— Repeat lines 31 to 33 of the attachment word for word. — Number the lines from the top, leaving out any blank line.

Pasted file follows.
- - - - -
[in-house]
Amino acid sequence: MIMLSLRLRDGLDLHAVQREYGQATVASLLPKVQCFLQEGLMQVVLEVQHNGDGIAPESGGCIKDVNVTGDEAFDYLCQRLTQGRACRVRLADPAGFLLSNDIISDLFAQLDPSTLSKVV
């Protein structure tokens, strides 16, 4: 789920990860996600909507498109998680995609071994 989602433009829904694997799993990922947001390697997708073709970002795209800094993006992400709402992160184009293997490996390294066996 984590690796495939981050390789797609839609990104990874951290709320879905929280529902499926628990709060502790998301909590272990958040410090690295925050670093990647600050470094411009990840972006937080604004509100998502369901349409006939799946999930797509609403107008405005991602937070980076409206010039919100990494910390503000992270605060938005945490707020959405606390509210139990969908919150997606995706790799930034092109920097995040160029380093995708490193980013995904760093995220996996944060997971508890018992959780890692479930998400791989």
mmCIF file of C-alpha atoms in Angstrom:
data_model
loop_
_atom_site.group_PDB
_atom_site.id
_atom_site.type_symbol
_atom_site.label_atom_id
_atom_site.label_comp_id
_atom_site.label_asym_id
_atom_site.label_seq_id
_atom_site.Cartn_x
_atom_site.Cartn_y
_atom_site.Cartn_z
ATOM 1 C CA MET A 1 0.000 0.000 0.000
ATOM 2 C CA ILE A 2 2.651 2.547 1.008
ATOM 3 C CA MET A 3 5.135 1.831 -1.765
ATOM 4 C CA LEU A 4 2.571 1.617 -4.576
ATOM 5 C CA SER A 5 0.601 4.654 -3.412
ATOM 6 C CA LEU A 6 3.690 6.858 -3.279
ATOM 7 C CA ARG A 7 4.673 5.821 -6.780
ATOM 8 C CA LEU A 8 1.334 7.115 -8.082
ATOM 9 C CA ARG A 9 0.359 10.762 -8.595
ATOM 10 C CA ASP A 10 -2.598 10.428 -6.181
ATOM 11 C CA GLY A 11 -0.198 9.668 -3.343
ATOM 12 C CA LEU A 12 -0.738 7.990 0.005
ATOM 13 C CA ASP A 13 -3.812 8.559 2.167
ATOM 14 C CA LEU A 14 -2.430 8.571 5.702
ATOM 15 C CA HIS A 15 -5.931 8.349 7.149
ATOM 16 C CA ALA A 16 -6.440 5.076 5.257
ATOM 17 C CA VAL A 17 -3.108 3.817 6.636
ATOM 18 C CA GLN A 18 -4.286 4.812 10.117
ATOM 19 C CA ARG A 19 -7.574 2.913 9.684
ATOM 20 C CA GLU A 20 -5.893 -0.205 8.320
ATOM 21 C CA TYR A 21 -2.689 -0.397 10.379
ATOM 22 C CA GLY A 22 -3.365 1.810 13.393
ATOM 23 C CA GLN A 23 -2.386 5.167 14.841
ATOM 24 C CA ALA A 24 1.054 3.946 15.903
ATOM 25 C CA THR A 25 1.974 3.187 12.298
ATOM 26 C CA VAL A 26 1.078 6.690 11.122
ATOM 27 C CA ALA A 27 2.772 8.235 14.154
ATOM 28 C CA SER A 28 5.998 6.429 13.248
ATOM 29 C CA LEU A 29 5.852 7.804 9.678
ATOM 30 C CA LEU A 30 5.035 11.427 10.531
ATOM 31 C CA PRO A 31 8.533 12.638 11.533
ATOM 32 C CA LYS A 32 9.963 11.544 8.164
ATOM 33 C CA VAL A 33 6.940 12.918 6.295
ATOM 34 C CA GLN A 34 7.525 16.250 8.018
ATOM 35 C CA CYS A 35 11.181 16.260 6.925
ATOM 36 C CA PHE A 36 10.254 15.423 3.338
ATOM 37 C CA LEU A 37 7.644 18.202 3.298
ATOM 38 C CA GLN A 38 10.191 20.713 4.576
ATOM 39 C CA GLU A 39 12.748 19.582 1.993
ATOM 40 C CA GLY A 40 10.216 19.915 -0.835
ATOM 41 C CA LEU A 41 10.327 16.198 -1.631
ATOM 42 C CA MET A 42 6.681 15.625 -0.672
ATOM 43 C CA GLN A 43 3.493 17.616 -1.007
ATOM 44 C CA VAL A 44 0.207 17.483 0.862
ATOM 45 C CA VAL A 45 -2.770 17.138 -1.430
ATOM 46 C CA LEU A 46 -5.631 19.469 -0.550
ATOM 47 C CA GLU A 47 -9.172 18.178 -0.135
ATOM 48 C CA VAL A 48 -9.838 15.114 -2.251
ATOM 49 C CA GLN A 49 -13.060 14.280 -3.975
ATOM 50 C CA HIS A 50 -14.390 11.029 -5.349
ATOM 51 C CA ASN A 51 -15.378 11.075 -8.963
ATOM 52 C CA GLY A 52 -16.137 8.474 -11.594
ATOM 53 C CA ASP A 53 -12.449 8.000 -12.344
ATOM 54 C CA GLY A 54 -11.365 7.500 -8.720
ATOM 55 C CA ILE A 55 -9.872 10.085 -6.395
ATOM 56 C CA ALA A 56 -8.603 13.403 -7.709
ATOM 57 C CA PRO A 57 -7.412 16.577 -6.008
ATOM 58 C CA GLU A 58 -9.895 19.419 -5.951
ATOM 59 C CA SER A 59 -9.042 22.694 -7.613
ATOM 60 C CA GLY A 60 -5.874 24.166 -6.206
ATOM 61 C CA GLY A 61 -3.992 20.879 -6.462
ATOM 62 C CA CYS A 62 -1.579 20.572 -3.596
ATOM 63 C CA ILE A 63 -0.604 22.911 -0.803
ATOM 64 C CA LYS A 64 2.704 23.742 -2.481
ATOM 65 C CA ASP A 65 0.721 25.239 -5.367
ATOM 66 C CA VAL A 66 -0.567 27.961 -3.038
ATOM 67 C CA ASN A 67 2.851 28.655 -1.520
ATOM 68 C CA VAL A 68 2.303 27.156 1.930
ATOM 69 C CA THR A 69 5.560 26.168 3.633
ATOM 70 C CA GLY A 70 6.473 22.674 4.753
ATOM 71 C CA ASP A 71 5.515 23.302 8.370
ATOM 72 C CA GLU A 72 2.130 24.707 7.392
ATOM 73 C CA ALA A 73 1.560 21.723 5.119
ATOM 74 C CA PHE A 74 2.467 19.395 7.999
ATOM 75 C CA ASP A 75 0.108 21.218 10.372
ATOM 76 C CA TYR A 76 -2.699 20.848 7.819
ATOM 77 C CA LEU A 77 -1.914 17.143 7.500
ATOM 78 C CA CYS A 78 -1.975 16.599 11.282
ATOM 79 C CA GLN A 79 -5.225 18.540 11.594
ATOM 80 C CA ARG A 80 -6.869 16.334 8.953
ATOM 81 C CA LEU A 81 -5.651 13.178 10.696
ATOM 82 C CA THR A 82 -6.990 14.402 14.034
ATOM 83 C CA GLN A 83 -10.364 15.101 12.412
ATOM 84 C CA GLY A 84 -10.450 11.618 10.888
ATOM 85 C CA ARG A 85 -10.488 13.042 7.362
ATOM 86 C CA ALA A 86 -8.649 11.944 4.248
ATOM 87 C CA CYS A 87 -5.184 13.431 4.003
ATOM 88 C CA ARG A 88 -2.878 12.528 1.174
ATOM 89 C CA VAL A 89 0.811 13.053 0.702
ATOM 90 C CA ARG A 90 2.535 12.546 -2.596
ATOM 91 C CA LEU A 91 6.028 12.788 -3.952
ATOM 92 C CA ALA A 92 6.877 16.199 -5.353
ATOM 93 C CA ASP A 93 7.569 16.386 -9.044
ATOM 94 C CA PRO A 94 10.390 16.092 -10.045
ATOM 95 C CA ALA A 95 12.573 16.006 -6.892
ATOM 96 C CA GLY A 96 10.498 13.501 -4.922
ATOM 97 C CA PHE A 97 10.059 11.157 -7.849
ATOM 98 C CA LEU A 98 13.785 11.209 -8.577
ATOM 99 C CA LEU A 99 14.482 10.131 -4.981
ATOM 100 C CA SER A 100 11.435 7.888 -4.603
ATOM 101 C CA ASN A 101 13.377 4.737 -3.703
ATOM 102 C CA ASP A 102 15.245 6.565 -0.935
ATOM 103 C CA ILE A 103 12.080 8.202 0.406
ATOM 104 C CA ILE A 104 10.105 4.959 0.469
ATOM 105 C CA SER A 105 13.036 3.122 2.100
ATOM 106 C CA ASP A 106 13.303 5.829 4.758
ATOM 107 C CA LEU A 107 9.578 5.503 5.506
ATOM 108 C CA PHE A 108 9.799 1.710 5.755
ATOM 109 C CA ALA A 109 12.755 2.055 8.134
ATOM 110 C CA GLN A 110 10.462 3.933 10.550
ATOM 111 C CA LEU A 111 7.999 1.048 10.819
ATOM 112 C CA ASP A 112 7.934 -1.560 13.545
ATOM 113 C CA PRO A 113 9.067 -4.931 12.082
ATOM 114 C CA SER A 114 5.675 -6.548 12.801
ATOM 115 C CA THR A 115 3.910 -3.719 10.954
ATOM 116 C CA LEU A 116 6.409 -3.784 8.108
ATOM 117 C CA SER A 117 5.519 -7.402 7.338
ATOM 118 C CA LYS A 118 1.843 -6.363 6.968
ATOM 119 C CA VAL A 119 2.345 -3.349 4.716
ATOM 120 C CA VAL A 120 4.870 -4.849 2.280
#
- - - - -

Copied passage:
ATOM 15 C CA HIS A 15 -5.931 8.349 7.149
ATOM 16 C CA ALA A 16 -6.440 5.076 5.257
ATOM 17 C CA VAL A 17 -3.108 3.817 6.636